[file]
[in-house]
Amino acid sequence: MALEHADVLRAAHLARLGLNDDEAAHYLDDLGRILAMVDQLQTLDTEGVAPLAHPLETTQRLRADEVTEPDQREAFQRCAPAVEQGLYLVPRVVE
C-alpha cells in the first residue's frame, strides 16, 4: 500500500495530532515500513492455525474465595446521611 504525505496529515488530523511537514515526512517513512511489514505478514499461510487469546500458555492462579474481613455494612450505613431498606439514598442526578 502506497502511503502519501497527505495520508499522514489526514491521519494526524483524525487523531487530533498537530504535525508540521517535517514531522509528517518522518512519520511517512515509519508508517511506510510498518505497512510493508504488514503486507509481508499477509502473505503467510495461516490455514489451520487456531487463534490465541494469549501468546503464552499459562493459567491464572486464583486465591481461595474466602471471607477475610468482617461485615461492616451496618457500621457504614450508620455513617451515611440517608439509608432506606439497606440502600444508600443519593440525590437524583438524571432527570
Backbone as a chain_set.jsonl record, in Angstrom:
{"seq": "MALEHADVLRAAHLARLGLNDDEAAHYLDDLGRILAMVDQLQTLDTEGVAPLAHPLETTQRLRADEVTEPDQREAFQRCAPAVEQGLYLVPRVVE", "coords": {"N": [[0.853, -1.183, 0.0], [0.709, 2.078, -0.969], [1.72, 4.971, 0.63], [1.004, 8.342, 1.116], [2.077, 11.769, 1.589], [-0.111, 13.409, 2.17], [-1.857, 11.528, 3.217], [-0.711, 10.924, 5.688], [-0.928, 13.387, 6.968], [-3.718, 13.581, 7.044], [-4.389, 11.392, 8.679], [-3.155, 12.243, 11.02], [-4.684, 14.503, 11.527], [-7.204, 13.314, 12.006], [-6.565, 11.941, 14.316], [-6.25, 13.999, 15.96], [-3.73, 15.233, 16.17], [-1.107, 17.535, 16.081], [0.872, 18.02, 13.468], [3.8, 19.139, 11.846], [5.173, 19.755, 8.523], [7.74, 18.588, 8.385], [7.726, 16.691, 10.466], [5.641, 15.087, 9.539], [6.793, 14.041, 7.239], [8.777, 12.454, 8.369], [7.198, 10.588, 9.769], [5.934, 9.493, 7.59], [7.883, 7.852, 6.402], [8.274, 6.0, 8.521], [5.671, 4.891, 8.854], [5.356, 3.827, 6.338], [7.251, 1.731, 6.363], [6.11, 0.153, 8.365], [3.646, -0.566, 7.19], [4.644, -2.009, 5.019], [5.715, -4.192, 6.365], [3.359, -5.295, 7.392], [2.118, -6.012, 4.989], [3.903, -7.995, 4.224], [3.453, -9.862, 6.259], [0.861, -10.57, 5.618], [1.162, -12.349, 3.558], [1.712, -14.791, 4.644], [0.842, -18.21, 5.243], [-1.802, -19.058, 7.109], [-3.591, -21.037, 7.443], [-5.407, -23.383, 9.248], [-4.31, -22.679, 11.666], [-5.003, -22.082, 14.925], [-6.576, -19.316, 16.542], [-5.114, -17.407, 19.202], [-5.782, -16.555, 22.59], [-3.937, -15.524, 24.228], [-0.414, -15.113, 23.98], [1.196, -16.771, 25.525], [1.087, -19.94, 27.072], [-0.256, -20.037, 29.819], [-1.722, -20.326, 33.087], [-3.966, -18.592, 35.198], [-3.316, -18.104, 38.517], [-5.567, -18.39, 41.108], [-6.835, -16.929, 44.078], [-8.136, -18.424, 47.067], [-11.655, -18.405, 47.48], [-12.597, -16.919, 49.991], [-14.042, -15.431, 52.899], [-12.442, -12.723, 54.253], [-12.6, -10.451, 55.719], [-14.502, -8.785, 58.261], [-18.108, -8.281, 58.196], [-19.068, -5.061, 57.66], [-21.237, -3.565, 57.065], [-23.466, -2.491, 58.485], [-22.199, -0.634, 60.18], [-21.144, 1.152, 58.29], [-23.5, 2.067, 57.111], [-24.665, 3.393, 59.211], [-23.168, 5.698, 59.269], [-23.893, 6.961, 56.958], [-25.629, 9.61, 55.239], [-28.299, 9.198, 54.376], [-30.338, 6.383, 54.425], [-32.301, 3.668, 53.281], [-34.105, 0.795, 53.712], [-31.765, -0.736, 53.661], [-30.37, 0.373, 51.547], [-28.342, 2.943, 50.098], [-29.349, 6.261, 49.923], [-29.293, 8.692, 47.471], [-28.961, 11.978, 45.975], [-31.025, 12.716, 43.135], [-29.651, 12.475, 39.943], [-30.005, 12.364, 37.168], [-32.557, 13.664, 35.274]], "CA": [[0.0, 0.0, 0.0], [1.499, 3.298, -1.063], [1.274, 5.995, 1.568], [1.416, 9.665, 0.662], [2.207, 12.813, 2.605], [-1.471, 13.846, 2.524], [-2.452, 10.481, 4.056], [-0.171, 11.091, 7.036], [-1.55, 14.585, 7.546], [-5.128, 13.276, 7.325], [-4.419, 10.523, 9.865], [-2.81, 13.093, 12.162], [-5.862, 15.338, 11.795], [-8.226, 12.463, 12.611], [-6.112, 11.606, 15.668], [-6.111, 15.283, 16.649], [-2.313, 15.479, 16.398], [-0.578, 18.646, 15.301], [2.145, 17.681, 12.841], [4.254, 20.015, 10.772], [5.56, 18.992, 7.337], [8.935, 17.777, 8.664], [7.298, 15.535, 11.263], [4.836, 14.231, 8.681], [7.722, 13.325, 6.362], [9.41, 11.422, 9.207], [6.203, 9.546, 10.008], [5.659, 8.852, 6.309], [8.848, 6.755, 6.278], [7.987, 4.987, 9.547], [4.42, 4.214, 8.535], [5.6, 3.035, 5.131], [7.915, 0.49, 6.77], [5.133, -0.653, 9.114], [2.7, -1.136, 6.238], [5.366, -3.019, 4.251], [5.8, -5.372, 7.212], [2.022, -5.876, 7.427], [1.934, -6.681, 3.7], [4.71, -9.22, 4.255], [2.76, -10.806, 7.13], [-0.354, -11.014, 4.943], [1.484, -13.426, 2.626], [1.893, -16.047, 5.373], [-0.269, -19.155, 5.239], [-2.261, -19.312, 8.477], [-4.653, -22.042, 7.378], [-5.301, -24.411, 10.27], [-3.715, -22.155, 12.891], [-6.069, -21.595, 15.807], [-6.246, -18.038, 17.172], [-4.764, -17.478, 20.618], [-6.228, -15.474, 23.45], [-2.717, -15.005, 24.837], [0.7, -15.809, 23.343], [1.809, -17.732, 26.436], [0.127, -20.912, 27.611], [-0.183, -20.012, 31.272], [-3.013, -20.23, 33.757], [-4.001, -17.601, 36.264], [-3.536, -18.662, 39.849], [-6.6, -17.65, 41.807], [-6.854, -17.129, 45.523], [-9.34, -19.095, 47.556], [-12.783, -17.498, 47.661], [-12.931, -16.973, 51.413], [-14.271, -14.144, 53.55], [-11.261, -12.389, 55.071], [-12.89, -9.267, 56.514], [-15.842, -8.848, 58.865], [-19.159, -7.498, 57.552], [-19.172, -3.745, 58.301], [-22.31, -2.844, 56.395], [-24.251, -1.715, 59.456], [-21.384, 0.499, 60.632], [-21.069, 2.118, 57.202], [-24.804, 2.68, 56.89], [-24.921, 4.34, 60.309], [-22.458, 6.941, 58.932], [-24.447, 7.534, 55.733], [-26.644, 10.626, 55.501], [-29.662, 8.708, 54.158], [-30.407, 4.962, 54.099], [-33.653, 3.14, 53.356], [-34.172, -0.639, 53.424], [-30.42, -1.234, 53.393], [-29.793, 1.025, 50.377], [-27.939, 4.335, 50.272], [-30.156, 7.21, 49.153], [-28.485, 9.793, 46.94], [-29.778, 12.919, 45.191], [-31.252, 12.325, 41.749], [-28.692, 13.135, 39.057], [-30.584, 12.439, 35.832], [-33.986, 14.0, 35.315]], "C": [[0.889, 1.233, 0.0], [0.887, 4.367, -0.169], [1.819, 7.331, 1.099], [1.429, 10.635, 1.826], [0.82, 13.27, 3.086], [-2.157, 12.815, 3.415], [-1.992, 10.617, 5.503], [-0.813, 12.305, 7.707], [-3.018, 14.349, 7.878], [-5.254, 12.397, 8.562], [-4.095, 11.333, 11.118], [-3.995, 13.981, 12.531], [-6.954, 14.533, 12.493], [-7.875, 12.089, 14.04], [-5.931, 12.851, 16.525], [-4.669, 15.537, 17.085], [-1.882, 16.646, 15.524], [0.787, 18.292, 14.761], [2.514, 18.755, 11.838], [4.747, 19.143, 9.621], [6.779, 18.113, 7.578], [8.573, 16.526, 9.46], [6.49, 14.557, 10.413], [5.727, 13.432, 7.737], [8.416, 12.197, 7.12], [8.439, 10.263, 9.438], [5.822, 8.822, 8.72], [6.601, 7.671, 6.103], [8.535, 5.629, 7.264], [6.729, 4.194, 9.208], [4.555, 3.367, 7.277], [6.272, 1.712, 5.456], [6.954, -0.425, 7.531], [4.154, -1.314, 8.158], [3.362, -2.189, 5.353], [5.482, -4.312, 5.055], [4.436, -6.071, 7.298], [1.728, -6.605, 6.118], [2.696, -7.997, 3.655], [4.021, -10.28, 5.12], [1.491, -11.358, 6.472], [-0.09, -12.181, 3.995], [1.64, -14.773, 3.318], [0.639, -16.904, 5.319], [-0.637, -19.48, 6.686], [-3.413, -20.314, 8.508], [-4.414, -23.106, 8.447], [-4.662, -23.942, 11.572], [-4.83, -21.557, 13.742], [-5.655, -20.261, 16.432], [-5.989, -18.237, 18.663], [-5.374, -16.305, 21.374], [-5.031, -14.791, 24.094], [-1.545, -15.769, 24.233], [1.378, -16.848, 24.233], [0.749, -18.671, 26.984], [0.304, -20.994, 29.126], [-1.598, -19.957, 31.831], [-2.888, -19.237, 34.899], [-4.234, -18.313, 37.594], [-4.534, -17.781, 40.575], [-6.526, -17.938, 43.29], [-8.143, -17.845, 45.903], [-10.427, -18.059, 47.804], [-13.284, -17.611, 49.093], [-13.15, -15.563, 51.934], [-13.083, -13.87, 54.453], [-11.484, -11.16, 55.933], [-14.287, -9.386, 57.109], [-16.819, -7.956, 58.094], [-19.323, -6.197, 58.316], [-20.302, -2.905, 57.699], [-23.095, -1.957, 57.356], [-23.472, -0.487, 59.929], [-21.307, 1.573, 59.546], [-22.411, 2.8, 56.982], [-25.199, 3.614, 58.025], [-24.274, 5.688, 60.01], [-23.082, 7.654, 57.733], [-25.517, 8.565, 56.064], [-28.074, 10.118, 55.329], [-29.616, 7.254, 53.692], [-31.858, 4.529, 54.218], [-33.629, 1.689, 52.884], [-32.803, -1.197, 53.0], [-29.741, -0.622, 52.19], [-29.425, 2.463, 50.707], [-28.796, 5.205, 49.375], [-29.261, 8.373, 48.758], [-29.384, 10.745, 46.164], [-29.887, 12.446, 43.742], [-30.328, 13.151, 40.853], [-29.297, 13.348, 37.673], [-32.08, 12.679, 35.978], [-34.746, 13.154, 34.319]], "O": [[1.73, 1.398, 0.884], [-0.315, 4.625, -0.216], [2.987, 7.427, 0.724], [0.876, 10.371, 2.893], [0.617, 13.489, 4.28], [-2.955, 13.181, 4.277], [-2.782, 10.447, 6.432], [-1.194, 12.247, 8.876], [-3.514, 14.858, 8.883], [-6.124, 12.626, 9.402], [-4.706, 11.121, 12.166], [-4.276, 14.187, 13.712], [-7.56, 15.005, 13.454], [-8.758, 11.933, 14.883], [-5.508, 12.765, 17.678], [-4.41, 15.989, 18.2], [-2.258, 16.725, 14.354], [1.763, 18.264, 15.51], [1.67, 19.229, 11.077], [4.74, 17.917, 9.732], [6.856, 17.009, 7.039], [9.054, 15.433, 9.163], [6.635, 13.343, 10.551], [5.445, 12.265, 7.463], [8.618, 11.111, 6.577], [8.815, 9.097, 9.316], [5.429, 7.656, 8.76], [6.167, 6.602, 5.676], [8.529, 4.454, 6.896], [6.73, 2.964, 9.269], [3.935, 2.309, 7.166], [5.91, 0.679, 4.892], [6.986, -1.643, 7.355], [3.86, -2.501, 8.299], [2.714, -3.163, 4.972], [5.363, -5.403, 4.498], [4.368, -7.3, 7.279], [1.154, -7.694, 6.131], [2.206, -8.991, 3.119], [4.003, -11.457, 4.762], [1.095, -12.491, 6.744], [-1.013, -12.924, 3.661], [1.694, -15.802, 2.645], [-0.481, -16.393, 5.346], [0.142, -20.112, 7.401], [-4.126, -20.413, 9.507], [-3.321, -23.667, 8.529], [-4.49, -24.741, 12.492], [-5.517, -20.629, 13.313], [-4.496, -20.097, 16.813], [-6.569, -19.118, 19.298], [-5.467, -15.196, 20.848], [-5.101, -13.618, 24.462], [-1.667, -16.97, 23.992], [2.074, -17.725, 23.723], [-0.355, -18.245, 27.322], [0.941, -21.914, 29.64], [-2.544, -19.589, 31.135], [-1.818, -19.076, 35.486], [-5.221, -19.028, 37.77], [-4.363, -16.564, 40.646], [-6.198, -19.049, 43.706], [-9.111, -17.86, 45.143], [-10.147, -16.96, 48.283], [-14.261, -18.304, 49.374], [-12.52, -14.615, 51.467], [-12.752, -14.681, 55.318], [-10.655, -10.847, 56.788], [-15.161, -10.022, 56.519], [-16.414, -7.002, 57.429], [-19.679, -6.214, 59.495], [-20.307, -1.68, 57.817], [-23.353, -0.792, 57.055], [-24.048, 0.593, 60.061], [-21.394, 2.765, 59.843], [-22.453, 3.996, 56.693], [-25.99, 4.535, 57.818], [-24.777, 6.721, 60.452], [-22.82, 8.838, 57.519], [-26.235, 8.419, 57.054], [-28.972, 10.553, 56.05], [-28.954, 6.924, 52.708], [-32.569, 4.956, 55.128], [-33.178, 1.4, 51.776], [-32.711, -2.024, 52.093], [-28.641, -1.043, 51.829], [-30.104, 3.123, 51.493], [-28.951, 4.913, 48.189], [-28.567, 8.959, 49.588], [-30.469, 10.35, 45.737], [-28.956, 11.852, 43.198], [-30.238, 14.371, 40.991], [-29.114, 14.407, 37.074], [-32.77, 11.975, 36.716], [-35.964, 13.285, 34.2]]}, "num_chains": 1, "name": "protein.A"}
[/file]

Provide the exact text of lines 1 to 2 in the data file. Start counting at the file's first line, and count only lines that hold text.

[in-house]
Amino acid sequence: MALEHADVLRAAHLARLGLNDDEAAHYLDDLGRILAMVDQLQTLDTEGVAPLAHPLETTQRLRADEVTEPDQREAFQRCAPAVEQGLYLVPRVVE